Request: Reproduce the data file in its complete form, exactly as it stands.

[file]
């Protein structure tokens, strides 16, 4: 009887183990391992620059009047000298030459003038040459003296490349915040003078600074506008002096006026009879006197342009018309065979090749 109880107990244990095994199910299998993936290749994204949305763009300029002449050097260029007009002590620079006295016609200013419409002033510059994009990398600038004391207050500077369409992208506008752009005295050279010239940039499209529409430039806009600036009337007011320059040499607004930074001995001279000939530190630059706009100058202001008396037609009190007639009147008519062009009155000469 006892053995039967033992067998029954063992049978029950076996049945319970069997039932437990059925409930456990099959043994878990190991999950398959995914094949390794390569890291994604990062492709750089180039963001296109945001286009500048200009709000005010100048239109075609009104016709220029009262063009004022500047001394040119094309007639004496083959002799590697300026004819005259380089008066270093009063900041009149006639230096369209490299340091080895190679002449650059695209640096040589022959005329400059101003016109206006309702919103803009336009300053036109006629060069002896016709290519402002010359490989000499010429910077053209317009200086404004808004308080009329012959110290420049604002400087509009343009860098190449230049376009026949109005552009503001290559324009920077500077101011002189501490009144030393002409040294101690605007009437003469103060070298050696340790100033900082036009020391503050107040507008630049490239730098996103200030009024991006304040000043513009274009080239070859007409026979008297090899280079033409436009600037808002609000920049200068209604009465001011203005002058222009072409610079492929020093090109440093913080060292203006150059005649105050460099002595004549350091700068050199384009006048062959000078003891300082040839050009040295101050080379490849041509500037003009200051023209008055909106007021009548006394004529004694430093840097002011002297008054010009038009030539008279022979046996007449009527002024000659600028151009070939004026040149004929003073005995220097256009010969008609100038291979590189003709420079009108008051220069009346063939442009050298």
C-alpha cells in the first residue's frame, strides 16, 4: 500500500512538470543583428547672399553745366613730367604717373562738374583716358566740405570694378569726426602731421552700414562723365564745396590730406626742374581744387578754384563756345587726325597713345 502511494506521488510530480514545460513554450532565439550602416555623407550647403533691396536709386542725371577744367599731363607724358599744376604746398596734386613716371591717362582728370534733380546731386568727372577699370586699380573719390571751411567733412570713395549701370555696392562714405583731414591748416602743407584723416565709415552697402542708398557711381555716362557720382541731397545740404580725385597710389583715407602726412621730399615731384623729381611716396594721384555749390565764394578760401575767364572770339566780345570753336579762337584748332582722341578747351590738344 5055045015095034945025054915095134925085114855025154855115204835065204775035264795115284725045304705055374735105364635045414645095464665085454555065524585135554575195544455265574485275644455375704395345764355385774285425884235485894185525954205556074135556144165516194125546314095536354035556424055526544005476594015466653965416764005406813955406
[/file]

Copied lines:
């Protein structure tokens, strides 16, 4: 009887183990391992620059009047000298030459003038040459003296490349915040003078600074506008002096006026009879006197342009018309065979090749 109880107990244990095994199910299998993936290749994204949305763009300029002449050097260029007009002590620079006295016609200013419409002033510059994009990398600038004391207050500077369409992208506008752009005295050279010239940039499209529409430039806009600036009337007011320059040499607004930074001995001279000939530190630059706009100058202001008396037609009190007639009147008519062009009155000469 006892053995039967033992067998029954063992049978029950076996049945319970069997039932437990059925409930456990099959043994878990190991999950398959995914094949390794390569890291994604990062492709750089180039963001296109945001286009500048200009709000005010100048239109075609009104016709220029009262063009004022500047001394040119094309007639004496083959002799590697300026004819005259380089008066270093009063900041009149006639230096369209490299340091080895190679002449650059695209640096040589022959005329400059101003016109206006309702919103803009336009300053036109006629060069002896016709290519402002010359490989000499010429910077053209317009200086404004808004308080009329012959110290420049604002400087509009343009860098190449230049376009026949109005552009503001290559324009920077500077101011002189501490009144030393002409040294101690605007009437003469103060070298050696340790100033900082036009020391503050107040507008630049490239730098996103200030009024991006304040000043513009274009080239070859007409026979008297090899280079033409436009600037808002609000920049200068209604009465001011203005002058222009072409610079492929020093090109440093913080060292203006150059005649105050460099002595004549350091700068050199384009006048062959000078003891300082040839050009040295101050080379490849041509500037003009200051023209008055909106007021009548006394004529004694430093840097002011002297008054010009038009030539008279022979046996007449009527002024000659600028151009070939004026040149004929003073005995220097256009010969008609100038291979590189003709420079009108008051220069009346063939442009050298």
C-alpha cells in the first residue's frame, strides 16, 4: 500500500512538470543583428547672399553745366613730367604717373562738374583716358566740405570694378569726426602731421552700414562723365564745396590730406626742374581744387578754384563756345587726325597713345 502511494506521488510530480514545460513554450532565439550602416555623407550647403533691396536709386542725371577744367599731363607724358599744376604746398596734386613716371591717362582728370534733380546731386568727372577699370586699380573719390571751411567733412570713395549701370555696392562714405583731414591748416602743407584723416565709415552697402542708398557711381555716362557720382541731397545740404580725385597710389583715407602726412621730399615731384623729381611716396594721384555749390565764394578760401575767364572770339566780345570753336579762337584748332582722341578747351590738344 5055045015095034945025054915095134925085114855025154855115204835065204775035264795115284725045304705055374735105364635045414645095464665085454555065524585135554575195544455265574485275644455375704395345764355385774285425884235485894185525954205556074135556144165516194125546314095536354035556424055526544005476594015466653965416764005406813955406